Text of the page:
We are sufficiently acquainted with the eminent persons who flourished in the age of Cicero, and of the first Caesars, with their actions, their characters, and their motives, to be assured that their conduct in this life was never regulated by any serious conviction of the rewards or punishments of a future state. At the bar and in the senate of Rome the ablest orators were not apprehensive of giving offence to their hearers, by exposing that doctrine as an idle and extravagant opinion, which was rejected with contempt by every man of a liberal education and understanding.
“Therefore, the pious man, looking back upon the profane order of that prince, armed himself against the emperor as if against an enemy, rejecting his heresy, writing to take care of the Christians everywhere, because such an impiety had arisen. The people of Pentapolis were all moved, and the armies of the Venetians resisted the order of the emperor, saying that they would never descend to the murder of the pope, but would fight in a manly fashion in his defense.”
Respiciens ergo pius vir profanam principis jussionem, jam contra Imperatorem quasi contra hostem se armavit, renuens haeresim ejus, scribens ubique se cavere Christianos, eo quod orta fuisset impietas talis. Igitur permoti omnes Pentapolenses, atque Venetiarum exercitus contra Imperatoris jussionem restiterunt; dicentes se nunquam in ejusdem pontificis condescendere necem, sed pro ejus magis defensione viriliter decertare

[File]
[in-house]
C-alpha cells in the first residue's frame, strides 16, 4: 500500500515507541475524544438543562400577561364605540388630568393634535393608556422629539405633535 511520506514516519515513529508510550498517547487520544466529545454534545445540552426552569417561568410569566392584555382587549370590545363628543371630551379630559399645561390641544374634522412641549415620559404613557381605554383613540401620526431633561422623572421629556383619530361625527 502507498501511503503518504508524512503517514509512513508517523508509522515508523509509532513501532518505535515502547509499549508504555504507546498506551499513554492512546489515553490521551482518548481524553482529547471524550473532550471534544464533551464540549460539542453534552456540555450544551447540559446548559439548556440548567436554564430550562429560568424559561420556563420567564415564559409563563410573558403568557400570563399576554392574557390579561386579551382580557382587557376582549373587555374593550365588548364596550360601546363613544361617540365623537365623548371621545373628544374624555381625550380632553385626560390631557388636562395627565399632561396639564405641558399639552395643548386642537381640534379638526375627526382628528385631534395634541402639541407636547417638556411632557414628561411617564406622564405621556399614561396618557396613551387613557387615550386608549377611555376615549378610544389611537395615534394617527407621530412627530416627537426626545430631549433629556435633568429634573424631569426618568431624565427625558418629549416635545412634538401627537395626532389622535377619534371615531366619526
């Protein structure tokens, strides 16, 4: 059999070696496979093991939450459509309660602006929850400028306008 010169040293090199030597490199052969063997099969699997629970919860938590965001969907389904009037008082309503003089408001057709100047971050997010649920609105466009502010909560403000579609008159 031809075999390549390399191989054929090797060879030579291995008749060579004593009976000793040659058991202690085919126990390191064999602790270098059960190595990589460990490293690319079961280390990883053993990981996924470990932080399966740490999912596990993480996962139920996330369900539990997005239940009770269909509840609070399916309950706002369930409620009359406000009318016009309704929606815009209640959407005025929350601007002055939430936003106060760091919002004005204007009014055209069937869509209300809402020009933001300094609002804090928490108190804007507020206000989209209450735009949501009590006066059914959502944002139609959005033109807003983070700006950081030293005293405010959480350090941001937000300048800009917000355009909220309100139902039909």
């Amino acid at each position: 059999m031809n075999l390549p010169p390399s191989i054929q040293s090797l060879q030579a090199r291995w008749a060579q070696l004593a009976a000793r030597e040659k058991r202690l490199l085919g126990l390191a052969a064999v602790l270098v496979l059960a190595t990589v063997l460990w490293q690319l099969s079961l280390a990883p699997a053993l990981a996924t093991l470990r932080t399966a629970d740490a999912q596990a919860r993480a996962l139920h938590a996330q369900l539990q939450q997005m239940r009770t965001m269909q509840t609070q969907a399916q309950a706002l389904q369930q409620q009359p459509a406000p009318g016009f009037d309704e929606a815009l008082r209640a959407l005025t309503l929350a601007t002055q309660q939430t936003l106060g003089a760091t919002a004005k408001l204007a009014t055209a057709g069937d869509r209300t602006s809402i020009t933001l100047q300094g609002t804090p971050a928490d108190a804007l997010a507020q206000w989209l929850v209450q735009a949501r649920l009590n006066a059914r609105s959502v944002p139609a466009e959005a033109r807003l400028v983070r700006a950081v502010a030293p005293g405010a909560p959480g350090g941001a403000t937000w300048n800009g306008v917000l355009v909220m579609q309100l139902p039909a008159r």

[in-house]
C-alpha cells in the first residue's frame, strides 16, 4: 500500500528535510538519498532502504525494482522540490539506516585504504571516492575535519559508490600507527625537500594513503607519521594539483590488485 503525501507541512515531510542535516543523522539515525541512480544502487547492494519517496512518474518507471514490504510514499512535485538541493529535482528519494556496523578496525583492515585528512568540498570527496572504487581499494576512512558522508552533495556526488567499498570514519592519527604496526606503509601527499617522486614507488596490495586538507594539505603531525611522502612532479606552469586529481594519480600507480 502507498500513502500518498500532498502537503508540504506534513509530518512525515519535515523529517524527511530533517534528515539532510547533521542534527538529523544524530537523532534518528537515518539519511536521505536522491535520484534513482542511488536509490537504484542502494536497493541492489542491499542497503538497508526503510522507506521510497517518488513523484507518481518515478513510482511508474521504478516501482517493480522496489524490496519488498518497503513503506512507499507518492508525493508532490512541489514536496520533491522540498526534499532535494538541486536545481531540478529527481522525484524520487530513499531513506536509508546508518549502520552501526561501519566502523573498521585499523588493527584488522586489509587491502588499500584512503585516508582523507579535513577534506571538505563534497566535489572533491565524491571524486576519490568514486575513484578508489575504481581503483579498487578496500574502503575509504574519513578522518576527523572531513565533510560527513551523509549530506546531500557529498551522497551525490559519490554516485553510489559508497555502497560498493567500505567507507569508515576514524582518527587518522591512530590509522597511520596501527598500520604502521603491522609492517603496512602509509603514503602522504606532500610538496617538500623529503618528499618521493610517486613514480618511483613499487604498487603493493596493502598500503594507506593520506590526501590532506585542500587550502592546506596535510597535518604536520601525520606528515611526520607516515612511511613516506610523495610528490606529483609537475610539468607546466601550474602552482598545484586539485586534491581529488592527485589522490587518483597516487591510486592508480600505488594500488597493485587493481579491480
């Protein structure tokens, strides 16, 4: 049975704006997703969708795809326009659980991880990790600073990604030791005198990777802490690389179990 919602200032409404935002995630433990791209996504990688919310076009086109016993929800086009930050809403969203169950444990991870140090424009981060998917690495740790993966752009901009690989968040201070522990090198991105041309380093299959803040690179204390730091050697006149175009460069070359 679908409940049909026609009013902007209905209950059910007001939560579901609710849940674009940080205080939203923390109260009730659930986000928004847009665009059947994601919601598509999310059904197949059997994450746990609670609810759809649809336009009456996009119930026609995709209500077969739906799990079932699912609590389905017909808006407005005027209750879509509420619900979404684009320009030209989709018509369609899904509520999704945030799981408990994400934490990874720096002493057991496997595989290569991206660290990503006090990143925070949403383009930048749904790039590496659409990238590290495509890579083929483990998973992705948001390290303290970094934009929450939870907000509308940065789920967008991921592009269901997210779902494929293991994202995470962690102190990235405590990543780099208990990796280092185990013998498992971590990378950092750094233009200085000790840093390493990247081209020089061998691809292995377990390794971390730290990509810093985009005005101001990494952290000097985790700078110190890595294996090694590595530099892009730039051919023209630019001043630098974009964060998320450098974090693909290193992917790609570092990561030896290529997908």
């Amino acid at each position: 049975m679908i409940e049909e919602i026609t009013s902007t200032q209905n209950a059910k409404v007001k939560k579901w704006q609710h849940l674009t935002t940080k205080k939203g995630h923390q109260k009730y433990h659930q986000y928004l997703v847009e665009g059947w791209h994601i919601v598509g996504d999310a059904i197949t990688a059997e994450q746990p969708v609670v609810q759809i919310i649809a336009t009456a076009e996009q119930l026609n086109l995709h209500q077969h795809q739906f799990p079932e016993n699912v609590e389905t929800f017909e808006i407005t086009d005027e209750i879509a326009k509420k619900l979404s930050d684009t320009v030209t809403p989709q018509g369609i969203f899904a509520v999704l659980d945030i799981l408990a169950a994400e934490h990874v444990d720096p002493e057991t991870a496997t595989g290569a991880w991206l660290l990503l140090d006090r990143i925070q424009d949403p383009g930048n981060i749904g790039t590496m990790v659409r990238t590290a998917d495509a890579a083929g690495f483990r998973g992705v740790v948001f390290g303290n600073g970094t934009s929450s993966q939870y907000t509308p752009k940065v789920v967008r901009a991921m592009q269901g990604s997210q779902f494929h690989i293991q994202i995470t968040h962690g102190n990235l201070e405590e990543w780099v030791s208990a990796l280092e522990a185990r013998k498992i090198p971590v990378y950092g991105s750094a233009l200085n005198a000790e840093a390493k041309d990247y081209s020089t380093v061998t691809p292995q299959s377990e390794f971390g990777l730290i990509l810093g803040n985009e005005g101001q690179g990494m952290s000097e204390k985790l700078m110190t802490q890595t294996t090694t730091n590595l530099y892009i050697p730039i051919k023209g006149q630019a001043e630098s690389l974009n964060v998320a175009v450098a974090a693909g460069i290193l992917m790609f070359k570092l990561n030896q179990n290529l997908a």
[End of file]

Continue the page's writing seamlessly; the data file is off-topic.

Edward Gibbon, The Decline and Fall of the Roman Empire (LI):
“I sincerely regret the more valuable libraries which have been involved in the ruin of the Roman empire; but when I seriously compute the lapse of ages, the waste of ignorance, and the calamities of war, our treasures, rather than our losses, are the objects of my surprise. Many curious and interesting facts are buried in oblivion: the three great historians of Rome have been transmitted to our hands in a mutilated state, and we are deprived of many pleasing compositions of the lyric, iambic, and dramatic poetry of the Greeks. Yet we should gratefully remember, that the mischances of time and accident have spared the classic works to which the suffrage of antiquity had adjudged the first place of genius and glory: the teachers of ancient knowledge, who are still extant, had perused and compared the writings of their predecessors; nor can it fairly be presumed that any important truth, any useful discovery in art or nature, has been snatched away from the curiosity of modern ages.”
Years ago, in the innocent haze of late youth, I lay in bed on a perfect, sun-lit spring afternoon, and drifted pleasantly to sleep as I read The Decline and Fall of the Roman Empire. You may be surprised that this is by way of a recommendation of the book, and not chiefly for its soporific qualities. Our memories are hardly continuous or sequenced narratives. Rather, they are dotted constellations of individual events, and this event stands forth as one of my most charming and pleasant recollections. As I fell asleep, setting aside that narrative of imperial corruption, I thought “this is life.”
Of all Dickens’ novels, my favorite apart from The Pickwick Papers (but is it even a novel?) is Our Mutual Friend. This aesthetic preference can no doubt be reduced to my fondness for the scenes in which Silas Wegg reads The Decline and Fall to Mr. Boffin: